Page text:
Beatrice City Engineer Rex Behrends wanted to install swing gates before announcing the official opening of the last stretch of the Homestead Trail.
Bicyclists, with the urge to explore new trails, had other ideas. They've been riding the 9-mile stretch between the villages of Cortland and Pickrell for weeks.
"As soon as the limestone went down, they figured we were open for business," Behrends said with a laugh.
Swing gates are used to keep motorized vehicles such as ATVs from driving on trails. Behrends said the gates should be installed by Aug. 9 and that's when the Cortland-to-Pickrell stretch will open officially. A grand opening celebration will be at a later date.
"We will basically be done," Behrends said.
Done means bicyclists now can ride the Homestead Trail, where it begins just south of about 24th Street and Saltillo Road in southwest Lincoln, all the way to Beatrice, a distance of about 40 miles.
The Homestead Trail, a former railroad corridor owned by Union Pacific, has been in the works for more than a decade. UP abandoned the right-of-way in 2000.
The Nebraska Trails Foundation, with help from local governments and trail groups, paid the railroad $500,000 for the right-of-way in February 2001.
The foundation, in partnership with the Lower Platte South Natural Resources District, the city of Beatrice and community leaders in Marysville, Kan., have built various segments of the 60-mile trail.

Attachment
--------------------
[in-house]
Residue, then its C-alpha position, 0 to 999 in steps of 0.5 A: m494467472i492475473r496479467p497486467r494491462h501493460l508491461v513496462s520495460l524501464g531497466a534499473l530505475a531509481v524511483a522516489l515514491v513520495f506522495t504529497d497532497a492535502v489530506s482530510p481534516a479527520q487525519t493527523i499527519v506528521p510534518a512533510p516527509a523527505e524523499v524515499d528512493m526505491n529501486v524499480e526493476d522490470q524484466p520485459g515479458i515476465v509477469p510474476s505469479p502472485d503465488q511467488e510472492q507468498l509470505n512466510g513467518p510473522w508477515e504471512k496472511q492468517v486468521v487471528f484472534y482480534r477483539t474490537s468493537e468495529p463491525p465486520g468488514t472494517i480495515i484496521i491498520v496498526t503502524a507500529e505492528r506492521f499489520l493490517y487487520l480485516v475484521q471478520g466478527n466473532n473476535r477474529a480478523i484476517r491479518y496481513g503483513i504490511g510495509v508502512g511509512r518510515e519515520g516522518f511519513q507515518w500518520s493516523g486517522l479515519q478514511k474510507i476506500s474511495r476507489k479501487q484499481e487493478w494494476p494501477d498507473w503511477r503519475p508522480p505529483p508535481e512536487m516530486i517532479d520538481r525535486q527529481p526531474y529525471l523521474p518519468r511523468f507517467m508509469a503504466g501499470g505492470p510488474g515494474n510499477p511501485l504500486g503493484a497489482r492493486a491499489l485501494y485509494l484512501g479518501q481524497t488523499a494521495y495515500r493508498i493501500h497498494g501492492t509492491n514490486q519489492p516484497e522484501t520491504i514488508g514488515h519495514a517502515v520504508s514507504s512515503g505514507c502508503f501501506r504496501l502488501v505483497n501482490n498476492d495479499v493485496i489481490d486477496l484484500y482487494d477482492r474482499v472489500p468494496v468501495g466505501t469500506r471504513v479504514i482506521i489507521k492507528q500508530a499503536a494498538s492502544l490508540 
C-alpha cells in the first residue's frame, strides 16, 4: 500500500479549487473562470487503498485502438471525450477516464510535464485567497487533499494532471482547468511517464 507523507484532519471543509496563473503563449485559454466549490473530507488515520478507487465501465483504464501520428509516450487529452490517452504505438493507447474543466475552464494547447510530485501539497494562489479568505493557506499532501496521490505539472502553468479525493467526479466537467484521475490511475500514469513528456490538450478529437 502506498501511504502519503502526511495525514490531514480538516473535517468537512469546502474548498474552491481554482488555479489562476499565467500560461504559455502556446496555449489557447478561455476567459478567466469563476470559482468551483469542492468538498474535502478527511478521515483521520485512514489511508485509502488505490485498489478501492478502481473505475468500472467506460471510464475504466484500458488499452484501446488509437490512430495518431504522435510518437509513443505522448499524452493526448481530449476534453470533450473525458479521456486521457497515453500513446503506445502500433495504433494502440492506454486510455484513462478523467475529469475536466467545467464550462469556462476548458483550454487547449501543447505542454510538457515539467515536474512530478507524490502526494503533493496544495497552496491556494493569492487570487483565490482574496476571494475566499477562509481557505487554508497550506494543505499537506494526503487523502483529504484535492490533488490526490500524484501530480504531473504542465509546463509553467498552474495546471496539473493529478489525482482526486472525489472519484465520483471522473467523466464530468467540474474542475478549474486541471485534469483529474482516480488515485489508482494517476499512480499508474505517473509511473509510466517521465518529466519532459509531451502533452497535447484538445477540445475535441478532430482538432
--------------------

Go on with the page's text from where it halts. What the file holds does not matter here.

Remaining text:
All that is left to finish is a 19-mile stretch from Beatrice to the Nebraska-Kansas border. The foundation is working with the Lower Big Blue Natural Resources District to complete that segment, Behrends said.
The Cortland-Pickrell stretch has 18 bridges, including a 120-foot-long steel bridge across Indian Creek, about a mile north of Pickrell. Most of the trail is lined with trees, which provide a shady canopy.
The city of Beatrice has spent about $1 million on its portion of the Homestead Trail, with 80 percent of the money coming from the federal government. Behrends said the city contributed engineering work and some land.
Residents from Beatrice, Pickrell and Cortland have been using the trail. Behrends expects to see more riders from Lincoln now that the Cortland-Pickrell stretch is done.
"I think the usage is going to be pretty decent," he said.